Book Reviews

Steve Ramm

Columnist, In the Groove/The Antique Phonograph Magazine

“A fascinating new book on early media. . . . A delightful read.”

Victoria Willis

Popular Music and Society”

“As a resource, the collection is very usable and particularly student-friendly. The introductions are insightful without being exhaustive, which encourages further inquiry and discussion by providing guidance and direction to sound studies, cultural studies, and technological studies. This approach creates a versatile collection that is not only useful for research and scholarship, but which is also strikingly teachable.”

Andy Battaglia

Wall Street Journal

“Measuring the cultural importance and metaphysical weirdness of that change is part of the project of Music, Sound, and Technology in America, an anthology of fascinating artifacts whose prosaic title belies its insights into the early years of the recorded-sound era. . . . [T]he editors of Music, Sound, and Technology in America exhibit a canny ear for the electrifying echoes between then and now.”

Emily Bick

The Wire

“Part history of technology, part reception studies, this anthology gathers advertisements, sales agents’ scripts, personal accounts, editorials and letters from hobbyist journals of the early days of recorded sound… At its best, the selections convey an eyewitness sense of first reactions to new technologies, before users’ expectations ossified… What shines through the book is how new technologies have opened up cultural battlegrounds for creativity, access and control.”

James M. Keller

Santa Fe New Mexican

“The editors have selected and assembled their material with perspicuity and wit, and anybody interested in the infancy of sound recording, cinema, and radio is guaranteed to experience frequent ‘aha!’ moments that transport them with a simple turn of phrase to the mind-set of an earlier age.”

N. Newman


Taylor, Katz, and Grajeda have culled print and visual materials from the popular press, trade journals, and company archives that neatly capture the excitement of the new enterprises of radio, sound recordings, and film and the quandaries surrounding these media. . . . Highly Recommended. Upper-division undergraduates through faculty.”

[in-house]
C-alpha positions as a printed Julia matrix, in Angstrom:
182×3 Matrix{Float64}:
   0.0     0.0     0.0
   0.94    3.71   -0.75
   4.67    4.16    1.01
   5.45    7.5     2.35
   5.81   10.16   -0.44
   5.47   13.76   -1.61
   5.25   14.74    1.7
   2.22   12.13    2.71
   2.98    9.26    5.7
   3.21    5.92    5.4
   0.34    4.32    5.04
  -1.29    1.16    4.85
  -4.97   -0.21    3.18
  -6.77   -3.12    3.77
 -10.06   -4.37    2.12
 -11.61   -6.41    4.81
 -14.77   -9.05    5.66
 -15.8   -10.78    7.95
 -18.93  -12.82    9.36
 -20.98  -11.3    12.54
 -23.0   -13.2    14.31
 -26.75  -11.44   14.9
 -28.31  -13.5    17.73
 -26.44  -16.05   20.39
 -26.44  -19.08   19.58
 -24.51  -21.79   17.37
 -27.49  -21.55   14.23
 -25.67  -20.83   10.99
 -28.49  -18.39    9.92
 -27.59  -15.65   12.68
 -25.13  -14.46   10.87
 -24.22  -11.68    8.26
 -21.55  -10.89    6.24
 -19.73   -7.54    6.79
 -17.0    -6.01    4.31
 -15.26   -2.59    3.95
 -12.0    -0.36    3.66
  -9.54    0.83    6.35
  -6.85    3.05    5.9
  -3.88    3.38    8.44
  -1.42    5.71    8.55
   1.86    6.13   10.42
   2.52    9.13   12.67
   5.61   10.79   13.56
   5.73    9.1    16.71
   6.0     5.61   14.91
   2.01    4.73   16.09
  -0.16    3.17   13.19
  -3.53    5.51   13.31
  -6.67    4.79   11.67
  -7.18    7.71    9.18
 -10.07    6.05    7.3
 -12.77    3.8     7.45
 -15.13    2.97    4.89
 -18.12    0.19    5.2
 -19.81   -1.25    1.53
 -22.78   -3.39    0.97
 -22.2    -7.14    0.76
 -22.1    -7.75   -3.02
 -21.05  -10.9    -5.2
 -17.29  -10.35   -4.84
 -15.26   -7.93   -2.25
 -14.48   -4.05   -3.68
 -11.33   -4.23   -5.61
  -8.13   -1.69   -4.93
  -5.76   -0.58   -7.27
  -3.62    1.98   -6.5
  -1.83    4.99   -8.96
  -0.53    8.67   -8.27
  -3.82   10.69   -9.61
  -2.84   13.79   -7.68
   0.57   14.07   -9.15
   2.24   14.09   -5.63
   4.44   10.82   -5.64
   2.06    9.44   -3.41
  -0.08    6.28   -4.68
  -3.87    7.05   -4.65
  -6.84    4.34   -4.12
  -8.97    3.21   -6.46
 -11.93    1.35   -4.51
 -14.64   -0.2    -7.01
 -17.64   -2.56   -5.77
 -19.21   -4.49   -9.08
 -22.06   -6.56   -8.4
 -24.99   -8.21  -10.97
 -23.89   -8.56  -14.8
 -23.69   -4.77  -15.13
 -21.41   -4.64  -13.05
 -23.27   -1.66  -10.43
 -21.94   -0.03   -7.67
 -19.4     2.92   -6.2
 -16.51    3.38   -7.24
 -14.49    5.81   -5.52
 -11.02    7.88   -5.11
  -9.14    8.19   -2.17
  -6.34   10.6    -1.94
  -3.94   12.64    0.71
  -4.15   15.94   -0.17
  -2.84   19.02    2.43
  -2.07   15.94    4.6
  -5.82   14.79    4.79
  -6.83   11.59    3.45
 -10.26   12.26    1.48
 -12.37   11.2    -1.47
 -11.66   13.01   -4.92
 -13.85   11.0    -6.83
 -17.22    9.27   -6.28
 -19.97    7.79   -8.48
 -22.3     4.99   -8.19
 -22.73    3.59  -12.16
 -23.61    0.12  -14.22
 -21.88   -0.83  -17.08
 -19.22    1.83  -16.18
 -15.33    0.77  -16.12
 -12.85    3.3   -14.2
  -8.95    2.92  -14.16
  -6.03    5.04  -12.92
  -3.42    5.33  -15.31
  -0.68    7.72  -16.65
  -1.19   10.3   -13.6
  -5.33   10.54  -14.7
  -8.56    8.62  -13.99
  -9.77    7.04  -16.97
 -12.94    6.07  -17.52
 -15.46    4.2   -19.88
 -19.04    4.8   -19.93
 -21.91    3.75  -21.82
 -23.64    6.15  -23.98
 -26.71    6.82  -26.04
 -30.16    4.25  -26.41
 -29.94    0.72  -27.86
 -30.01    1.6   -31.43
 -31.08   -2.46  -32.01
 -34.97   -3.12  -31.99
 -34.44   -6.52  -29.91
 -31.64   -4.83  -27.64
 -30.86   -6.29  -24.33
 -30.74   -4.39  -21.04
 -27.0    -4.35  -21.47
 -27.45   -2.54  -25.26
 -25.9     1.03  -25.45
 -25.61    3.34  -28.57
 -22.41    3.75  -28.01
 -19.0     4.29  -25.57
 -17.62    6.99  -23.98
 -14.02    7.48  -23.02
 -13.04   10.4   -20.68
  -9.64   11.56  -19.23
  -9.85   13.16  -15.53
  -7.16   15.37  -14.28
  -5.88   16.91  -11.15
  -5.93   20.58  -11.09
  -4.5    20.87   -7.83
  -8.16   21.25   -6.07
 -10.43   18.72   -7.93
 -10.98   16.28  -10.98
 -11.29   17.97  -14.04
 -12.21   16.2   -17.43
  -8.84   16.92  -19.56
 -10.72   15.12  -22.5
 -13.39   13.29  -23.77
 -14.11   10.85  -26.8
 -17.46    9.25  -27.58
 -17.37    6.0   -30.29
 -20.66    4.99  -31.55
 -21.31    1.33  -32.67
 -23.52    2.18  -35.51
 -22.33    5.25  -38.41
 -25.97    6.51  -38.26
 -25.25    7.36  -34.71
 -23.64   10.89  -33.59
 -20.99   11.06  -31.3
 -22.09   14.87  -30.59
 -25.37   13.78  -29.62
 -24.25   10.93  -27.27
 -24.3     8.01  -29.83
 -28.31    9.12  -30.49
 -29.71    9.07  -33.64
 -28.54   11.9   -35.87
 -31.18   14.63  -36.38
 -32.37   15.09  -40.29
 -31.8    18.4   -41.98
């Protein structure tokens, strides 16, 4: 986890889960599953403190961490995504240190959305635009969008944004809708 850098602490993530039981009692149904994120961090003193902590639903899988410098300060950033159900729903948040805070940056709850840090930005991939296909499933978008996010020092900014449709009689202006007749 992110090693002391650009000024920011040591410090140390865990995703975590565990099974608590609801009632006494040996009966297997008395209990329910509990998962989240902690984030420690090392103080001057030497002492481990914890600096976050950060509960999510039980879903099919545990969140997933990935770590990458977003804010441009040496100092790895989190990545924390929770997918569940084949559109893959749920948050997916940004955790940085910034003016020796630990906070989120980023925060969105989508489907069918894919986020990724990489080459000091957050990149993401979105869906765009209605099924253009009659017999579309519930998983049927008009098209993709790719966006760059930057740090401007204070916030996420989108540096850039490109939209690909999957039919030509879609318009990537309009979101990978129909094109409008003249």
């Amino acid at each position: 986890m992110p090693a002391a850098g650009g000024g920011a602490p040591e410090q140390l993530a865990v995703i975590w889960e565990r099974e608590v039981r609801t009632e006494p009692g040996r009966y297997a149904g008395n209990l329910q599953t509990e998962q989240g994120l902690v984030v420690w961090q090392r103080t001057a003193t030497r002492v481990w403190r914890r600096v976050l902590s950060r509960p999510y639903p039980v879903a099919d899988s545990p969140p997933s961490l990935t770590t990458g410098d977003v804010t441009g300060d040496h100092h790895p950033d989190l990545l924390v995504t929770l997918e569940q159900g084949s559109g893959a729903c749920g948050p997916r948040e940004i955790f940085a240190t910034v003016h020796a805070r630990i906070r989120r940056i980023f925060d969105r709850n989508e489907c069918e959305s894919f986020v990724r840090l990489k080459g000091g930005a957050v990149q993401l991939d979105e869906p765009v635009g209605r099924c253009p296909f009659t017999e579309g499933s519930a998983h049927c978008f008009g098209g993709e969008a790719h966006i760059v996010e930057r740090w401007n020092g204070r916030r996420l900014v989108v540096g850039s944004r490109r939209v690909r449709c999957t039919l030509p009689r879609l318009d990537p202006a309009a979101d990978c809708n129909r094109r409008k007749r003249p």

Rob Haskins

ARSC Journal

“Although the book is aimed at scholars and students (the book would work admirably as a reader for any number of courses in music, media studies, or history), Music, Sound, and Technology in America will appeal to nearly anyone who has an interest in exploring further the fascinating early history of phonography, cinema, and radio from the perspective of its founders, critics, and consumers. Truly a landmark documentary in every way, this collection should go a long way in stimulating further historical work in the field.”

European Journal of Communication

“This is a much-needed anthology…. We owe the three editors a considerable debt for doing the necessary research and for organizing and explaining the value of what they have unearthed.”

Michele Hilmes

Author – Radio Voices: American Broadcasting, 1922–1952

“Music, Sound, and Technology in America provides a useful overview of the impact of technologies on American music and musical culture. It is a valuable resource, an engaging, well-organized anthology that will raise provocative questions for students of American cultural history.”

Jonathan Sterne

Author – MP3: The Meaning of a Format

“Filled with great selections, Music, Sound, and Technology in America is a salutary addition to a media studies literature lacking in such sourcebooks. It provides a ready-made trove of primary source material to use in classroom discussions of historical interpretation and methodology. In addition, by juxtaposing materials on diverse aspects of sound, the editors avoid the persistent habit of segmenting sound studies by medium or mode.”